Nerdy farming stuff ahead…proceed at your own risk.

We often say that organic farming is farming “in harmony with nature.” That’s true. And it’s also true that farming in a truly regenerative organic way demands so much more than simply avoiding the use of harsh chemicals and synthetic fertilizers. It demands our proactive understanding of, nurturing of, and engagement with complex natural cycles. Mother Nature has a doctorate in all this stuff and we’re her eager students.

cover crop farm tourWe’ve learned a lot over the nearly 40 years we’ve been farming organically, but there’s so much more to learn. We recently hosted a delegation of about 40 farmers who are interested in learning how to use more biological/natural controls on their farms and reduce their use of the other stuff. They were there so we could walk them through the field trials of some regenerative practices we’ve got going on, including cover crops. We’re always happy to share what we’ve learned and what we hope to learn.

But First…Let’s Get Under the Covers

cover crops are part of regenerative organic farmingCover crops, that is. They’re called cover crops because they cover the land when the food crop is not being grown. They benefit soil health and the total ecosystem in various ways while they are growing and continue to add benefits when they die and are worked back into the soil.

Cover crops are kind of like the Swiss Army Knife of regenerative practices: they do a lot:

  • Adding nutrients to the soil
  • Improve soil’s physical and biological properties
  • Increase biodiversity
  • Suppress weeds
  • Improve the soil’s capacity to retain water – which reduces irrigation requirements
  • Break pest cycles
  • And more…

Watch this cool video for a quick intro to cover crops…and read on below for more of a deep dive on regenerative farming practices.


regenerative farming cover crop
This cover crop is a mix of oats and legumes (peas, bell beans, & vetch)

What the farmers came to check out on our farm was the cover crop research project we’ve got going. Spoiler alert: we don’t have the results yet, but we’ll share them when we do. We’re measuring and tracking the impact of a few different regenerative benefits of cover cropping. With our research trials we are looking to dial in those healthy soil components to work efficiently and effectively for our leafy greens, head lettuces and vegetables. A big part of that is understanding what specific cover crops can accomplish in the specific time and specific place it’s needed. This research will allow us to develop ranch-specific soil nutrition history so we can track and analyze changes in key nutrition and soil health measurements.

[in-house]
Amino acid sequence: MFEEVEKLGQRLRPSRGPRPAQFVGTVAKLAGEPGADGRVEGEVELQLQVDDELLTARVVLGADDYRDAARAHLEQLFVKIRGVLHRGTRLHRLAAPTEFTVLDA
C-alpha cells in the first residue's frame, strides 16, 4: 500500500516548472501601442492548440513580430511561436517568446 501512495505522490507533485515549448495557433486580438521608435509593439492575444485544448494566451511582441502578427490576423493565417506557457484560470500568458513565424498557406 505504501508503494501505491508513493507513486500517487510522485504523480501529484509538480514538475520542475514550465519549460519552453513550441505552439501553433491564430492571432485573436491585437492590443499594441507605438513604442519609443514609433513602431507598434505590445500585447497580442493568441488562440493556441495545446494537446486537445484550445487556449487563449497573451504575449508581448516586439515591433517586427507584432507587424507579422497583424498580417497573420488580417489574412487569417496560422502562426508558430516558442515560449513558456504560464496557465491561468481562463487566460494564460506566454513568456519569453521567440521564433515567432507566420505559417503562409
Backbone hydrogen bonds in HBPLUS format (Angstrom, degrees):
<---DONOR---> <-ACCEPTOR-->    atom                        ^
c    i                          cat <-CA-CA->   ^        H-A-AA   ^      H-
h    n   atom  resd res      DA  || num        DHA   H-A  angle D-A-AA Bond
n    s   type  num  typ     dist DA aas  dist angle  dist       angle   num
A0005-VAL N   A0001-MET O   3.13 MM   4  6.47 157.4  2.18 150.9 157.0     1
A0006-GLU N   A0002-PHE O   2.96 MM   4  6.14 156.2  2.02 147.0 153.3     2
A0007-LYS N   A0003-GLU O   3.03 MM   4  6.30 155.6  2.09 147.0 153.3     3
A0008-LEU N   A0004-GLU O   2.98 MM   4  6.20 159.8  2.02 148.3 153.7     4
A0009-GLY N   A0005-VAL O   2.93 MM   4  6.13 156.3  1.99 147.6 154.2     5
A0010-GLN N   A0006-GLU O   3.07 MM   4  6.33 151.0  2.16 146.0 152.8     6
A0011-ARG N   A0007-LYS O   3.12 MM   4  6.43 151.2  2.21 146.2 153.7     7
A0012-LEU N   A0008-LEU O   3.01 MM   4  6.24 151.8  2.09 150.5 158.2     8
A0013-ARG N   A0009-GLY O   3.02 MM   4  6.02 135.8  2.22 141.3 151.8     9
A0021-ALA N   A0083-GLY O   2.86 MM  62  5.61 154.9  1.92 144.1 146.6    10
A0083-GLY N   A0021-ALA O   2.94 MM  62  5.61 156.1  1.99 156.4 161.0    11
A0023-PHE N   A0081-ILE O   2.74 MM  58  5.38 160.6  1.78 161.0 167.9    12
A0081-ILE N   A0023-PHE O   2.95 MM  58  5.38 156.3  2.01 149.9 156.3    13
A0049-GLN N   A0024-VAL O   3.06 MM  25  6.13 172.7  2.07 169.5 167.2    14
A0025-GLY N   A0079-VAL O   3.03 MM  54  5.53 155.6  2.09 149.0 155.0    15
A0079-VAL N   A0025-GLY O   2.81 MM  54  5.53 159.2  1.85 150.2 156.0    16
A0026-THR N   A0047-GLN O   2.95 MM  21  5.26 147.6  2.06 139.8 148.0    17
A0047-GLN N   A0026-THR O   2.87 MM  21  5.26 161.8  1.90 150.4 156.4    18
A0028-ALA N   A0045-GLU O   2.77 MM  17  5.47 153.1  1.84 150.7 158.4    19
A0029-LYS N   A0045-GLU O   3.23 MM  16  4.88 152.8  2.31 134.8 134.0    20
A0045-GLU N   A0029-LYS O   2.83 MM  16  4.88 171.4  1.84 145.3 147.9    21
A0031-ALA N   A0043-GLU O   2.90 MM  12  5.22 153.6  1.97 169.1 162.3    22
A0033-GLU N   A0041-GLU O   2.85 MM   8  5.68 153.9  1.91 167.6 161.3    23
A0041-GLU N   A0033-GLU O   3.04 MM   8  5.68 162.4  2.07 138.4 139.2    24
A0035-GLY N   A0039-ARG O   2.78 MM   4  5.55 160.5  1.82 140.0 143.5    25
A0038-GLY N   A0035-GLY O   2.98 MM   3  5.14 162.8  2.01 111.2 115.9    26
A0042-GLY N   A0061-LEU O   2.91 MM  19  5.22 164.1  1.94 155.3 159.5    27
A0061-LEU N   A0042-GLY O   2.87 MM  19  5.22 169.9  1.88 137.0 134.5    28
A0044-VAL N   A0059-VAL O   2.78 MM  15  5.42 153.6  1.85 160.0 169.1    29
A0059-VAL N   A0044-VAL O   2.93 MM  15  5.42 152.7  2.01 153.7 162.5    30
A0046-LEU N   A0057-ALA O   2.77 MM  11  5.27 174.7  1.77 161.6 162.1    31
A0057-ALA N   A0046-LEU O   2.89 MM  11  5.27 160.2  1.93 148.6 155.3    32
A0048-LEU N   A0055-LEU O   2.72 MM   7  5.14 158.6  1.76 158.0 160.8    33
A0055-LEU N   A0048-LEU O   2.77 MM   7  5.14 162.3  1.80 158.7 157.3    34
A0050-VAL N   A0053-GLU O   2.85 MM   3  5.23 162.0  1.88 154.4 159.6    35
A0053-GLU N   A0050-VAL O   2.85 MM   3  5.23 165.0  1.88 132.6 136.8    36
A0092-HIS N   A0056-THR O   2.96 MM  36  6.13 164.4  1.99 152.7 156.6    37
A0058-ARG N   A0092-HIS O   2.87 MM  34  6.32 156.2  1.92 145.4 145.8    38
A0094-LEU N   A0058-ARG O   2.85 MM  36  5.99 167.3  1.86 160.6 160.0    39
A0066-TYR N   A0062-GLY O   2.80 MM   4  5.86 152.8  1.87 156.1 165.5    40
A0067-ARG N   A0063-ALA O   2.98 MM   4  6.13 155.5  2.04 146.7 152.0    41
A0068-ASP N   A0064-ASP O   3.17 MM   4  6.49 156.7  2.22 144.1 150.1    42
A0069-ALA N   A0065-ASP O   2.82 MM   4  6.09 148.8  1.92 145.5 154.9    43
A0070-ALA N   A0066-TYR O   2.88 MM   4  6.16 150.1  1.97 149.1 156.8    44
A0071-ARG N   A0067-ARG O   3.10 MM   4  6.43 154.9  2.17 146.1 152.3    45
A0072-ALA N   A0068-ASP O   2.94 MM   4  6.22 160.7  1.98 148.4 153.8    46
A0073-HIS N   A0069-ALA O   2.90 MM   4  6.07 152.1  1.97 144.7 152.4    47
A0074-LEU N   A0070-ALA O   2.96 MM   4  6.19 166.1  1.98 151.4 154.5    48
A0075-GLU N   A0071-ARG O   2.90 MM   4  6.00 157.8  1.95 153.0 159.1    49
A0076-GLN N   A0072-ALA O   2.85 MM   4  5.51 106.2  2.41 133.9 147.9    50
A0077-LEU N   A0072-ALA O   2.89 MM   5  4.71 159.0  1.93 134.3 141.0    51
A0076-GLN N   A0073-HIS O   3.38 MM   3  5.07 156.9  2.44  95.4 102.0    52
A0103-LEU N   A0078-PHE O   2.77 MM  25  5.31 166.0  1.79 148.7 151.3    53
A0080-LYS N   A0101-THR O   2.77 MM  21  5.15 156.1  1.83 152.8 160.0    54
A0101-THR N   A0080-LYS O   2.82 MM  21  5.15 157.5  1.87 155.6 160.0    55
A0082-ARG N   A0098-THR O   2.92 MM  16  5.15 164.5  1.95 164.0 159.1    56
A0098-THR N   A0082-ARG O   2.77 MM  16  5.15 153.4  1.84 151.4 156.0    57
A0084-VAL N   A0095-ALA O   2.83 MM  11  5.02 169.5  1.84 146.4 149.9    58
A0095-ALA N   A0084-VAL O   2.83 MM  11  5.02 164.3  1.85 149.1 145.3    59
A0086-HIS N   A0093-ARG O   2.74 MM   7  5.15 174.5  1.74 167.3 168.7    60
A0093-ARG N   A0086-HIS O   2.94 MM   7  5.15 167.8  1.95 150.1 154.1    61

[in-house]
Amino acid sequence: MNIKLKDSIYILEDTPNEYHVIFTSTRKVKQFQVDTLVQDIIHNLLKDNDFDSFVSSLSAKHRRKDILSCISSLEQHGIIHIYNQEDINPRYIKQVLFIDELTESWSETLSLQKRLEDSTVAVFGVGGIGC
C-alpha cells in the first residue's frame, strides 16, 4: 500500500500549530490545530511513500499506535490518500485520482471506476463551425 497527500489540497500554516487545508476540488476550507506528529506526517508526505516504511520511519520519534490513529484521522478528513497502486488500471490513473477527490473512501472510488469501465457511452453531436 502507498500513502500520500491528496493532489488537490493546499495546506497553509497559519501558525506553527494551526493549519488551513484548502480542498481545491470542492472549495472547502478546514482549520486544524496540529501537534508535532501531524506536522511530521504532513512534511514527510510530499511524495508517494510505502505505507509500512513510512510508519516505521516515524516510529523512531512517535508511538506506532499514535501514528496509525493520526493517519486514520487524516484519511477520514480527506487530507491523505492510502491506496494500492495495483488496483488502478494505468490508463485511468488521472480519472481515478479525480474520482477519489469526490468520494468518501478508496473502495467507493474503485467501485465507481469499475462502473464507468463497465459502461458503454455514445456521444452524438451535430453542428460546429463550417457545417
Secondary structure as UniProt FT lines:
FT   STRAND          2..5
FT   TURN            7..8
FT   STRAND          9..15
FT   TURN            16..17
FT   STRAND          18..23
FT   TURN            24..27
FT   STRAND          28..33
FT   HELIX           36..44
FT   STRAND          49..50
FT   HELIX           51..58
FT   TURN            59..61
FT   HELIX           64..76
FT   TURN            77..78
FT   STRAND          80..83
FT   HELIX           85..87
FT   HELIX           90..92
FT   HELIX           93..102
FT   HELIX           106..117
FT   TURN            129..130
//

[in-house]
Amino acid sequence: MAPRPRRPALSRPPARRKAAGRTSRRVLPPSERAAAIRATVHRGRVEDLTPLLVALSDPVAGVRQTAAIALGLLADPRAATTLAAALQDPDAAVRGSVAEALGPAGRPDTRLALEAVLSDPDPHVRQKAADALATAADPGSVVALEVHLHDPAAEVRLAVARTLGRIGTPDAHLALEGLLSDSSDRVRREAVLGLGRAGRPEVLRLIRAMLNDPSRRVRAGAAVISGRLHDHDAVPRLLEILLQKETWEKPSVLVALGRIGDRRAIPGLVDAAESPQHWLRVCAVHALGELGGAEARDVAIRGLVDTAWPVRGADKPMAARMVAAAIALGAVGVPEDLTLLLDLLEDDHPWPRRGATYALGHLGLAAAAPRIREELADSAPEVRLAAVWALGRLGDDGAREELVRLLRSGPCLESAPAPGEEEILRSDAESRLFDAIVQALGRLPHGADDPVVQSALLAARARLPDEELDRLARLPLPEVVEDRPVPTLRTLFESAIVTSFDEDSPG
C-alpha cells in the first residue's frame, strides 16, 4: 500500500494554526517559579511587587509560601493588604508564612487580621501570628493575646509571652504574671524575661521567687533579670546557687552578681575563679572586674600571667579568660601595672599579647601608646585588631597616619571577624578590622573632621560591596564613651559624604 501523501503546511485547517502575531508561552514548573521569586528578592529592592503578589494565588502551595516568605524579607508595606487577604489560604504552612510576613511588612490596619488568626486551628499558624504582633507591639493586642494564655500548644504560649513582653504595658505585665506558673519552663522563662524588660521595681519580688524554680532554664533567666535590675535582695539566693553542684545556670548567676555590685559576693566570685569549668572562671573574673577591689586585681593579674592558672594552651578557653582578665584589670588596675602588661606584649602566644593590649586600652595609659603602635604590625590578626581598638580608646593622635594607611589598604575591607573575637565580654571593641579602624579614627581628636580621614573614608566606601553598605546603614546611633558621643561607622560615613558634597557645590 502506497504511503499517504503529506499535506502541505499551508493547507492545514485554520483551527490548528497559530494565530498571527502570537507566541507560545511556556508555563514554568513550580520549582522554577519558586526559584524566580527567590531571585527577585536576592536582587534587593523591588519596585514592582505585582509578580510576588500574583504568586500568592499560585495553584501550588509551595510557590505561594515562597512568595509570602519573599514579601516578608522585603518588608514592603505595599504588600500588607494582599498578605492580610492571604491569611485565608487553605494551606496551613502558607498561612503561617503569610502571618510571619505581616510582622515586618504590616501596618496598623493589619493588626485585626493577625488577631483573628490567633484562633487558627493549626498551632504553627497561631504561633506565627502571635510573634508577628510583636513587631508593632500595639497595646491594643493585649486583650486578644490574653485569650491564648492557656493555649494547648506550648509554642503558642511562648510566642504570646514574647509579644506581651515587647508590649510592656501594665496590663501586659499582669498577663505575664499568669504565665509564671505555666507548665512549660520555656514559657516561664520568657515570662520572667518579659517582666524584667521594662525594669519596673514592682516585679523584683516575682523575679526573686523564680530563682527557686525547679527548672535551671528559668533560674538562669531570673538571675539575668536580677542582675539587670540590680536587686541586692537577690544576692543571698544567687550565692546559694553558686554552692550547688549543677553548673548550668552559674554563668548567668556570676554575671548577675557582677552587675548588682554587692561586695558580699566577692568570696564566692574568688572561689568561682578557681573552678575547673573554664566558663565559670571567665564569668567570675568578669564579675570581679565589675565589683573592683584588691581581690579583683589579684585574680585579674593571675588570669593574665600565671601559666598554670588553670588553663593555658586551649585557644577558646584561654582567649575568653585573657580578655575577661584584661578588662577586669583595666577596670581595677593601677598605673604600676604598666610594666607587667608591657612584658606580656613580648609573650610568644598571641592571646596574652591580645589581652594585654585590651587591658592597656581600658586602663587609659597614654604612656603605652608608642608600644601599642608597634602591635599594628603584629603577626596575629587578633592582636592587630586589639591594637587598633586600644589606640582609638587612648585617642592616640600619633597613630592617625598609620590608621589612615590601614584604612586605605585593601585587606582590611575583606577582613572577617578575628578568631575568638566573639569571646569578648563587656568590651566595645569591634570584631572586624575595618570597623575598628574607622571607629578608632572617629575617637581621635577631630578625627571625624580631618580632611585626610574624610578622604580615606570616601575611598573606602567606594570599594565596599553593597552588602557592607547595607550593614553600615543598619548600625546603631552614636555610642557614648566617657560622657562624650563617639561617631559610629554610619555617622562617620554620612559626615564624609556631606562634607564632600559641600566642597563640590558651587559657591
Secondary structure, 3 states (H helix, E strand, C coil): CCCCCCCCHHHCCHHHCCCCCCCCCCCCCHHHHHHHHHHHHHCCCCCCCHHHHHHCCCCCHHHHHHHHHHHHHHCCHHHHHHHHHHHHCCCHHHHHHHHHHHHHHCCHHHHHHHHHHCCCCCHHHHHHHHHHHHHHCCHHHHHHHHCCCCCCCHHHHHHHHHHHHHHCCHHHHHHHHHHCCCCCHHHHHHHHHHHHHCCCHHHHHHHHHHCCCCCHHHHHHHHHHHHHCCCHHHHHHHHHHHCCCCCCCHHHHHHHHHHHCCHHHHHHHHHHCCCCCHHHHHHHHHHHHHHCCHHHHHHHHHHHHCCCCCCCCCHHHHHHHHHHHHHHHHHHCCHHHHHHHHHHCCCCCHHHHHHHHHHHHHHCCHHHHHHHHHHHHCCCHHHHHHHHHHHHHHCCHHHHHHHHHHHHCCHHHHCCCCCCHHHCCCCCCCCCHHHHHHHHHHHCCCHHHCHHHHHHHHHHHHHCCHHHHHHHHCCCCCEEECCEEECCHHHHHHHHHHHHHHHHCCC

Our trials include:

  • Measuring how the cover crop affects the nitrogen content of the soil. Why? Nitrogen is an essential nutrient for plants. Cover crops often are tasked with nitrogen scavenging: recycling or adding nitrogen to the soil. Legume (peas and beans) cover crops are most often associated with nitrogen scavenging because they can grab the nitrogen in the air and feed it to the beneficial bacteria in the soil, which then convert the nitrogen to ammonia, which nourishes the plants. Other cover crops, such as grasses and brassicas, also scavenge nitrogen from the soil and prevent it from leaching away into groundwater or running off in surfaces waters to our creeks, streams and rivers. When cover crops die and are worked back into the soil, they release nitrogen back into the soil where it can feed the next crop.
  • Understanding precisely when the nutrients from cover crops become available to the crops we harvest. We’re keeping track of how these cover crops deliver their benefits in different types of soils and growing conditions. We’re also looking at what mix of cover crop plants are best suited for our varied growing locations. For example, we have had a very dry winter in our California growing region. Drought impacts cover crop growth and economics.
  • Measuring increase in soil organic matter and all the benefits that go with it. Soil organic matter is the stuff of life itself. The more healthy organic matter in the soil, the better it retains nutrients and water, the better the soil structure is, and the healthier the soil’s ecosystem of beneficial microorganisms is. We’re track the level of soil organic matter as well as carbon, nutrients, water retention, microbial biodiversity and soil structure.
  • Evaluating cover crops plus reduced tillage. In regenerative farming, we minimize the tilling of the soil. Why? To protect the soil integrity, we want to disturb it as little as necessary while still giving it what it need. With reduced tillage, we’re looking to make nutrients available to the plants while avoiding soil compaction, reducing fuel consumption, and lowering labor hours, all of which factor into how we’re measuring the sustainability of our farms.

Mother Nature spins a remarkably sophisticated, delicately balanced web of life. The details of soil ecosystems and agronomic practices constantly offer new lessons. We’re working through it all now and whatever we learn from these complex trials, the results will be incredibly valuable to us, to the soil of our organic ranches, and to the ecosystems our farms inhabit.